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Cray Lands Two Christmas Deals

CrayIn a final seasonal burst of good cheer, Cray has announced two big new orders for its computers following immediately on from the start-up of a newly installed machine at the University of Hawaii, just ahead of Christmas.

On 5 January, the US National Oceanographic and Atmospheric Administration (NOAA) announced that it is to increase its supercomputing capacity tenfold over the next ten months. In order to provide more timely, accurate, reliable, and detailed forecasts, the capacity of each of NOAA’s two supercomputers will rise to 2.5 petaflops each — a total of 5 petaflops. Cray will be the subcontractor to provide the computer power.

In mid-December, Cray announced the US Department of Defense (DoD) has awarded it a $30 million contract for two Cray XC40 supercomputers and two Cray Sonexion storage systems, to be installed at US Navy’s Supercomputing Resource Center (Navy DSRC) in Mississippi.

And just three days before Christmas, the University of Hawaii (UH) put its new Cray CS cluster supercomputer into production. The new Cray system was the University’s first centralized high performance computing system, and is located on the Manoa Campus in a new 8,000 square foot, data centre.

The University of Hawaii system includes three universities, seven community colleges, and community-based learning centers, all of which are geographically dispersed across the Hawaiian Islands The new machine is intended for civilian research applications and will serve as the primary high performance computing system for researchers throughout the university’s network of campuses. It will also be used to support data-intensive research. The University of Hawaii specializes in astronomy, oceanography, climate, atmospheric, space and energy research in addition to research in tropical medicine, microbial oceanography, together with coastal and marine research.

NOAA provides the information, data, and services, needed for advance action in case of severe weather, water, and climate events. According to Kathryn Sullivan, NOAA’s Administrator: ‘These supercomputing upgrades will lead to more timely, accurate, and reliable forecasts.’

Each of the two supercomputers will triple their current capacity later this month (to at least 0.776 petaflops for a total capacity of 1.552 petaflops). This will allow NOAA’s National Weather Service to begin running an upgraded version of the Global Forecast System (GFS) in January that provides greater resolution and extends further out in time. The new GFS will increase resolution from 27km to 13km out to 10 days, and 55km to 33km for 11 to 16 days. In addition, the Global Ensemble Forecast System (GEFS) will be upgraded by increasing the number of vertical levels from 42 to 64 and increasing the horizontal resolution from 55km to 27km out to eight days and 70km to 33km from days nine to 16.

NOAA’s National Weather Service has already upgraded existing models – such as the Hurricane Weather Research and Forecasting model, which did particularly well during the 2014 hurricane season.

The increase in supercomputing capacity comes via a $44.5 million investment using NOAA’s operational high performance computing contract with IBM, $25 million of which was provided through the Disaster Relief Appropriations Act of 2013 related to the consequences of Hurricane Sandy. Cray will serve as a subcontractor for IBM to provide the new systems to NOAA. Peter Ungaro, president and CEO of Cray, said: ‘We are excited to provide NOAA’s National Weather Service with advanced supercomputing capabilities for running operational weather forecasts with greater detail and precision. We are honoured these forecasts will be prepared using Cray supercomputers.’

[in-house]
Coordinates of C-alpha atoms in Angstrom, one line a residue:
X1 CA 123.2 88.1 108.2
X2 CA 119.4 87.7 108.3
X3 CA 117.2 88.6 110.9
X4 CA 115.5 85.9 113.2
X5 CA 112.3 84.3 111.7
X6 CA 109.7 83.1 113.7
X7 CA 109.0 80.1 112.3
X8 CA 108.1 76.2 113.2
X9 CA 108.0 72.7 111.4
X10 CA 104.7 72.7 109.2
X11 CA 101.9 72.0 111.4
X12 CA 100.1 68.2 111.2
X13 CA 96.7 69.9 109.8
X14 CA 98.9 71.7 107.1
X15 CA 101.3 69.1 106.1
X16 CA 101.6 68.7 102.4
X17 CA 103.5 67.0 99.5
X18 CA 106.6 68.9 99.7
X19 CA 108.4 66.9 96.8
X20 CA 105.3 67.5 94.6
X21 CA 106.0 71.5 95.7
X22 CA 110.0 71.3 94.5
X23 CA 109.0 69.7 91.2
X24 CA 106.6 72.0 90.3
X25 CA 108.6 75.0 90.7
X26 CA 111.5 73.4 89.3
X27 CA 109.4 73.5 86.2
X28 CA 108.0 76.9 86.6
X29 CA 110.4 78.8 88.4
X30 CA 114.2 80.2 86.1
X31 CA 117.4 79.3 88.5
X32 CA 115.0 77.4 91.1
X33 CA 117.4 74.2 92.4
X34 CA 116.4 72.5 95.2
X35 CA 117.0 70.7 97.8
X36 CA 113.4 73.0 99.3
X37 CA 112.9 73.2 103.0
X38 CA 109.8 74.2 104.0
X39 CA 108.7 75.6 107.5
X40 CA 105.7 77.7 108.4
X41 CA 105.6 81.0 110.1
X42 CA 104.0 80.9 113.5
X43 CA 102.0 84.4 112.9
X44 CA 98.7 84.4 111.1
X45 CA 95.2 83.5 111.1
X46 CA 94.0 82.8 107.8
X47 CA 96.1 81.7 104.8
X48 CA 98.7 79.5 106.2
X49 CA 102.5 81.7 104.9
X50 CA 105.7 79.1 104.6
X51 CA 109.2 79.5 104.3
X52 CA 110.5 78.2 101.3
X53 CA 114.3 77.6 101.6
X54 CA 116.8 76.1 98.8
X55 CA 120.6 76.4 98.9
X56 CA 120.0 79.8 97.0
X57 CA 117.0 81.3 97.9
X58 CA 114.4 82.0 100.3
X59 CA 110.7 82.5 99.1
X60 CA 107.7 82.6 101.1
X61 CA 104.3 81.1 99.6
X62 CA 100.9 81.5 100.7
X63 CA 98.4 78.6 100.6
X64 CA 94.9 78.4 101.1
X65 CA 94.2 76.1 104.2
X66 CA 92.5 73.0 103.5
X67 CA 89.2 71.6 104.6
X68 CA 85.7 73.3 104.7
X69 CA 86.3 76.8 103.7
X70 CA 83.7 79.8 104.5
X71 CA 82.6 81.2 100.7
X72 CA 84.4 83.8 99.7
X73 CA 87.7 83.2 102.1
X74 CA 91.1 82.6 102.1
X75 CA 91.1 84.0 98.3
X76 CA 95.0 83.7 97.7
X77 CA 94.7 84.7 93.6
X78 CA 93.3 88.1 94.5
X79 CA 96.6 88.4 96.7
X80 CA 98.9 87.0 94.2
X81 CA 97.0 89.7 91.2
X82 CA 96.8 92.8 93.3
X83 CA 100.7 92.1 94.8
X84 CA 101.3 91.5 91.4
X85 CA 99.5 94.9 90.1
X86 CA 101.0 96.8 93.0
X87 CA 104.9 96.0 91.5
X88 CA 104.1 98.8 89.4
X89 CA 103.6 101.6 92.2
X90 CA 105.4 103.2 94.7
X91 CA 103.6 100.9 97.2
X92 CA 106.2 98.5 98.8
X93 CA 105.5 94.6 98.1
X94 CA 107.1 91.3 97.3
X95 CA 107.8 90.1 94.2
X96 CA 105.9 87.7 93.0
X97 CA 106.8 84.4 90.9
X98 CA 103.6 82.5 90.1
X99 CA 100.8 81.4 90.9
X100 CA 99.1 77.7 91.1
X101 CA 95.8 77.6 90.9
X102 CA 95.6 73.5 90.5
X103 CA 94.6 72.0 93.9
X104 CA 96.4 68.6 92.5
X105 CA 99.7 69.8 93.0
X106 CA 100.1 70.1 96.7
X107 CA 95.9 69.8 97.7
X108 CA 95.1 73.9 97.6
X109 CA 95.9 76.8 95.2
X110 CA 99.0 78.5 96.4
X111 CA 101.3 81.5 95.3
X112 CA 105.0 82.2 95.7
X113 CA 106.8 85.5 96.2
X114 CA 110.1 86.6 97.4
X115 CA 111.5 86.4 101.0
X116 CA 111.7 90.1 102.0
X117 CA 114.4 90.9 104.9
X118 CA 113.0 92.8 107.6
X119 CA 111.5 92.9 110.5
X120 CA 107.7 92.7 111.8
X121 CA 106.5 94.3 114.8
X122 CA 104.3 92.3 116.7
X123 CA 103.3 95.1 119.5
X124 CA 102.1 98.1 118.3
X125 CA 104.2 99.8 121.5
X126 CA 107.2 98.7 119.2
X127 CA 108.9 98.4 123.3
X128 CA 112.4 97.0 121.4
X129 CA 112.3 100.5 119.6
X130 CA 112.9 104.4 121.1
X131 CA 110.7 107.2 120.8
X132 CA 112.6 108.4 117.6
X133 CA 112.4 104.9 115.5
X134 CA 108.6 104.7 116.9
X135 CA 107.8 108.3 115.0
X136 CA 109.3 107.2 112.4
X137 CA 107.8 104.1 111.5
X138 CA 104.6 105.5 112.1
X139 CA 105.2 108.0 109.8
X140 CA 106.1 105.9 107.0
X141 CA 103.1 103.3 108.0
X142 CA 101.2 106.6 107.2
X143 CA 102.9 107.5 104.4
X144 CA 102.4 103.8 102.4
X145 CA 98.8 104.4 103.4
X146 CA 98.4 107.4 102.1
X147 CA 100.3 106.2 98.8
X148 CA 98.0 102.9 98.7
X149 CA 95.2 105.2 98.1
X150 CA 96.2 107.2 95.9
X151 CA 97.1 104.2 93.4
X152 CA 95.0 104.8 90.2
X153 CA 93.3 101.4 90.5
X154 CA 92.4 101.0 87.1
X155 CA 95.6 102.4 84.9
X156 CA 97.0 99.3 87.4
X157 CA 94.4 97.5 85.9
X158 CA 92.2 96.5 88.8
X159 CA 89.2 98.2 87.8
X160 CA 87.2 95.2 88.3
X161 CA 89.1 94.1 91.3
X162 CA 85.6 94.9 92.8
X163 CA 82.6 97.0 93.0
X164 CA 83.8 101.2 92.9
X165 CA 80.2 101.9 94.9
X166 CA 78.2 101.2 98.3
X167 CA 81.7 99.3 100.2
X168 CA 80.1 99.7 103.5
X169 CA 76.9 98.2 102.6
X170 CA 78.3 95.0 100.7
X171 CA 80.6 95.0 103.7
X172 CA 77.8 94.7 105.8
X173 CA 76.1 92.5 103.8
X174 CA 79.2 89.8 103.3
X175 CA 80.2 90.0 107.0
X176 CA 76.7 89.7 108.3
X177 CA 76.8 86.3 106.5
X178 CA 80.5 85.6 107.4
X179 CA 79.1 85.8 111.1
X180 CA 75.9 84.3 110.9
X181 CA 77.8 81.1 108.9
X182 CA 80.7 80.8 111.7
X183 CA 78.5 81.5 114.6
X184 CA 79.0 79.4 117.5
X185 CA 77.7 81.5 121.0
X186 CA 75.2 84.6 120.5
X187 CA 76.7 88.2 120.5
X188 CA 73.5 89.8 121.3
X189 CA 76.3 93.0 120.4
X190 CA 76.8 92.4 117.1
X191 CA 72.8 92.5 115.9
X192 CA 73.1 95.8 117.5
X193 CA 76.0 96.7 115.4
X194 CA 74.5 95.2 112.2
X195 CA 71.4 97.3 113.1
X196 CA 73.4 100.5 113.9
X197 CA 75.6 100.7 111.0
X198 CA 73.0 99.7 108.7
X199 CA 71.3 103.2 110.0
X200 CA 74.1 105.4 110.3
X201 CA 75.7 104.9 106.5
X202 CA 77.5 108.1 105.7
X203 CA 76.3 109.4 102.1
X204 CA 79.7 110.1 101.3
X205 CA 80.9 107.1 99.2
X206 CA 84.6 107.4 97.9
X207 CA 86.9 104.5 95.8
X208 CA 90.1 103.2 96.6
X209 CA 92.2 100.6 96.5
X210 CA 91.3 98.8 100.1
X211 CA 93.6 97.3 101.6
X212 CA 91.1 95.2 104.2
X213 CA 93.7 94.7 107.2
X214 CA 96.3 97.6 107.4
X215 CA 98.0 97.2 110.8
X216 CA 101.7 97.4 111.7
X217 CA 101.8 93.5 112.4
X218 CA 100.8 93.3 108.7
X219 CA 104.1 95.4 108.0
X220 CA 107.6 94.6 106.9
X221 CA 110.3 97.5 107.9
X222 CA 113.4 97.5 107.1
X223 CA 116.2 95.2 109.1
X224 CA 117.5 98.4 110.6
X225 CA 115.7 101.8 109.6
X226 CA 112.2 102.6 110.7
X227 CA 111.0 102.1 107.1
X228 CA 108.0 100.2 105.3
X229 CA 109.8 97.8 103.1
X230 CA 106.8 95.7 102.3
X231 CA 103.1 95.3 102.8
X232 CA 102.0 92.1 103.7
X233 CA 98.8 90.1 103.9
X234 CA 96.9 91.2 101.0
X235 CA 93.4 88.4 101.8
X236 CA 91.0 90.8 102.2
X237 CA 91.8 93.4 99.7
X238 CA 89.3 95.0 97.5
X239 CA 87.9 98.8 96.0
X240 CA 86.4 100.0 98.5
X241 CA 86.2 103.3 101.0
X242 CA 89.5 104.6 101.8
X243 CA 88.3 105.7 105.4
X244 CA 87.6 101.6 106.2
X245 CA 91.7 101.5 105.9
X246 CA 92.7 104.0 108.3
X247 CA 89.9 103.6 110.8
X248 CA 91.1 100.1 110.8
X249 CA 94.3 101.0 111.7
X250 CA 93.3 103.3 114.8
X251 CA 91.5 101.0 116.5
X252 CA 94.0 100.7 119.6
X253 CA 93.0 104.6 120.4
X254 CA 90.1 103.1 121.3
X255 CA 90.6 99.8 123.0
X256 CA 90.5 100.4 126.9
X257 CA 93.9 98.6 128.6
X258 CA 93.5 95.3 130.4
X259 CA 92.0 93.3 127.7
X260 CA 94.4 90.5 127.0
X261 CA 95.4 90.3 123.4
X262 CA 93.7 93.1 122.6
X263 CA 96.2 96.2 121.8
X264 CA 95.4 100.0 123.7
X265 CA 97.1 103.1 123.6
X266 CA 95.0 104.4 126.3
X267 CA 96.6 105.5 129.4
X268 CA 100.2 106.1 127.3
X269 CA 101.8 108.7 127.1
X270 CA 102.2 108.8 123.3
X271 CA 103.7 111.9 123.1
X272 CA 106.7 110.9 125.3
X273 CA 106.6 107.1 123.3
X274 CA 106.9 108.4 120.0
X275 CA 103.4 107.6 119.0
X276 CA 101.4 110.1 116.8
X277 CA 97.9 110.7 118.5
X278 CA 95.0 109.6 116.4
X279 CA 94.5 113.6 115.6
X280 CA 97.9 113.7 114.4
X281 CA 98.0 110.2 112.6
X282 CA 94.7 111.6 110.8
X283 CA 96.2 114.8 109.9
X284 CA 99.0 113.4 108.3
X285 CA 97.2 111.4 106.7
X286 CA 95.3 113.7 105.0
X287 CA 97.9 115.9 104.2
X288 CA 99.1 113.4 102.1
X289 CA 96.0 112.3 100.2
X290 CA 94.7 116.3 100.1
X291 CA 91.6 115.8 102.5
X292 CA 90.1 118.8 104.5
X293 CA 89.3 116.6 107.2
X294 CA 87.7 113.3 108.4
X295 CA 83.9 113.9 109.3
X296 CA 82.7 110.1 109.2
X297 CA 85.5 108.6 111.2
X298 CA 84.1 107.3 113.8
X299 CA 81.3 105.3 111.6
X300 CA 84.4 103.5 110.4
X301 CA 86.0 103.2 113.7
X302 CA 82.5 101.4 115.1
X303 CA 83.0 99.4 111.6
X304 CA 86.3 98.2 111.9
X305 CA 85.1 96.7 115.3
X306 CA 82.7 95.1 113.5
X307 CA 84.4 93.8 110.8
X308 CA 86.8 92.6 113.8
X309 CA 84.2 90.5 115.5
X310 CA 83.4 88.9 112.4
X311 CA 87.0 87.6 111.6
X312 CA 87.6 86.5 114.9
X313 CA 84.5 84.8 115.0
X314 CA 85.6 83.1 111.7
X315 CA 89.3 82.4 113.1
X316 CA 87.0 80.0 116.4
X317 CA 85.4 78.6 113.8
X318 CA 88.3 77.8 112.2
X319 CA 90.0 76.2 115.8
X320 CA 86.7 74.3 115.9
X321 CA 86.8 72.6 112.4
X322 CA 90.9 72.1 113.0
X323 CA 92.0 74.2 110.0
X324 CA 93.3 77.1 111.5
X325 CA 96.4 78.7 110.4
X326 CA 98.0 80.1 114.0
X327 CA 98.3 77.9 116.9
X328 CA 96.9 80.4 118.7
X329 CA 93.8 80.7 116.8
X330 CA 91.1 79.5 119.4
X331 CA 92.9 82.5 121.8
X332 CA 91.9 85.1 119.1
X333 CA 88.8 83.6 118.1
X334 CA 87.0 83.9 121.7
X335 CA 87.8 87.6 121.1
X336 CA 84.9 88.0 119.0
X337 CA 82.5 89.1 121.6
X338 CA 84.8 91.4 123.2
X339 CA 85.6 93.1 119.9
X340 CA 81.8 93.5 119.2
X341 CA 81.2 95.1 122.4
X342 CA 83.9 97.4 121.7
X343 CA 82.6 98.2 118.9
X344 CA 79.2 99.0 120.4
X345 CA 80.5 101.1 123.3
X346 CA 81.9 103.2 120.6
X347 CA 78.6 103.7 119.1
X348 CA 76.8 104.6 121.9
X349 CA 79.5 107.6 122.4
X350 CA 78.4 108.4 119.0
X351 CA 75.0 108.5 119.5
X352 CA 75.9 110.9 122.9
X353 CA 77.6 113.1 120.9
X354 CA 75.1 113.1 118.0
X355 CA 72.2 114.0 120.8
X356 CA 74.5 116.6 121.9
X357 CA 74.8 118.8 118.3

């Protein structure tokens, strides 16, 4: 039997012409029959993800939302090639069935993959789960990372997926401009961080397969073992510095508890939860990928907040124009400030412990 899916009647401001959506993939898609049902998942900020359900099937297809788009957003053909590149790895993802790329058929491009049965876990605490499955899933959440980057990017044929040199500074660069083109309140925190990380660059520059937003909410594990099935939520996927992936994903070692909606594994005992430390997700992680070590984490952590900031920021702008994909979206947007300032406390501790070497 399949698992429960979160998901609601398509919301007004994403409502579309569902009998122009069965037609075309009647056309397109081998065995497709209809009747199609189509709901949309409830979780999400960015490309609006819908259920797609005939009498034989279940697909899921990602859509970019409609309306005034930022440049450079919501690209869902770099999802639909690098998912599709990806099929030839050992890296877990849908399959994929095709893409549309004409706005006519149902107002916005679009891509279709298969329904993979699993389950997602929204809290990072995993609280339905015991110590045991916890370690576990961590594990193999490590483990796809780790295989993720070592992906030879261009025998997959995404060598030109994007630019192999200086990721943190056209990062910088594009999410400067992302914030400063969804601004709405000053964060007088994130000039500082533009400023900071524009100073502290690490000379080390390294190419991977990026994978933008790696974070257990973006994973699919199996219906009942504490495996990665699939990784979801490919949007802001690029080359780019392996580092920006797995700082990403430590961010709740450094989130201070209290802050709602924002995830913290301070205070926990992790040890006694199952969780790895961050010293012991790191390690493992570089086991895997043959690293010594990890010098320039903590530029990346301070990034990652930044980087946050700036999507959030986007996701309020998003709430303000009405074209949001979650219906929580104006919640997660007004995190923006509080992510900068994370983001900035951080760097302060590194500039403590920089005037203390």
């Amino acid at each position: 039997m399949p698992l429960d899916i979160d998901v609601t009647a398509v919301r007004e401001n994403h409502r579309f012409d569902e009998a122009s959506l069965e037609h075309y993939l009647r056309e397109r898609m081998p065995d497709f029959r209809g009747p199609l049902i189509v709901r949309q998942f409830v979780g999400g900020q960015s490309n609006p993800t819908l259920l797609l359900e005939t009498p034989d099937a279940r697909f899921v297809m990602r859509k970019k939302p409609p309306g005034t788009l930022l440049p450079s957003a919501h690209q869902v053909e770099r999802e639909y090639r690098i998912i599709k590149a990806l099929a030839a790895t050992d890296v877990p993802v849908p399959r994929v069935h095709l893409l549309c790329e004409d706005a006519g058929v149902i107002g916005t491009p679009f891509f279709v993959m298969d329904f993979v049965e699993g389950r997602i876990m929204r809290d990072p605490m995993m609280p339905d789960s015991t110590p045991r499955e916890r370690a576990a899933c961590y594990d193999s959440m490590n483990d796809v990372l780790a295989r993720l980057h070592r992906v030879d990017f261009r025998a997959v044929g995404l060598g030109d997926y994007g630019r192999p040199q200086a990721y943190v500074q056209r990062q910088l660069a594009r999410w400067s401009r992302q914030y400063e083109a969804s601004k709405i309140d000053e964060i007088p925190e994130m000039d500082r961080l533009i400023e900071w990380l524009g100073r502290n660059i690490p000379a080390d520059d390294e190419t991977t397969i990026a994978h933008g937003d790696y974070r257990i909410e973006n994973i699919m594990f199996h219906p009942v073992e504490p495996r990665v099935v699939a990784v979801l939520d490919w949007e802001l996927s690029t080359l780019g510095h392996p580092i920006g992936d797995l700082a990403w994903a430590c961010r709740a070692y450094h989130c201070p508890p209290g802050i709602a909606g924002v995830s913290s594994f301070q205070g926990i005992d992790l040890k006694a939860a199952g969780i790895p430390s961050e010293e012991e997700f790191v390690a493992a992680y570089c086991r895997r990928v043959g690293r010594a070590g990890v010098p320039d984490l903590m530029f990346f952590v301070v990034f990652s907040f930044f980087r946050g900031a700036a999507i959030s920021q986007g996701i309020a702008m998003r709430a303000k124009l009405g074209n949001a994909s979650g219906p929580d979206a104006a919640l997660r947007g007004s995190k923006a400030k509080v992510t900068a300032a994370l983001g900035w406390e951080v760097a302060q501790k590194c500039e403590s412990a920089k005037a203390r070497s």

The US Navy’s Supercomputing Resource Center (Navy DSRC) in Mississippi will use the Cray XC40 supercomputers to produce high-resolution, coastal-ocean circulation and wave-model oceanography products supporting Navy and US DoD operations worldwide. The Navy DSRC is one of the five supercomputing centres established by the Department of Defense’s High Performance Computing Modernization Program (HPCMP).

The contract is valued at more than $30 million in product revenue and also includes four separately priced one year options for maintenance. The systems are expected to be installed in 2015.

According to Christine Cuicchi, the Associate Director for HPC Centers within the High Performance Computing Modernization Program, the Department of Defense has ‘purchased over $150 million of supercomputers within the 2014 calendar year. The XC40s provide a 2.5x increase in the Navy DoD Supercomputing Resource Center’s capability. These supercomputers are vital to ground-breaking science and research discoveries in support of the US Department of Defense.’

Special features of the Cray XC40 include: the Aries interconnect; a Dragonfly network topology that frees applications from locality constraints; optional DataWarp applications I/O flash SSD accelerator technology; innovative cooling systems to lower customers’ total cost of ownership; the scalable, Cray Linux Environment supporting a wide range of applications; Cray’s HPC-optimized programming environment for improved programmability, and the ability to handle a wide variety of processor types in a tightly-integrated system infrastructure. Sonexion storage combines Cray’s Lustre expertise with a tightly integrated, unique design that allows for scalability and performance. Management and operations are simplified through an appliance design with all storage components including software, storage and infrastructure.

This story appears here as part of a cross-publishing agreement with Scientific Computing World.

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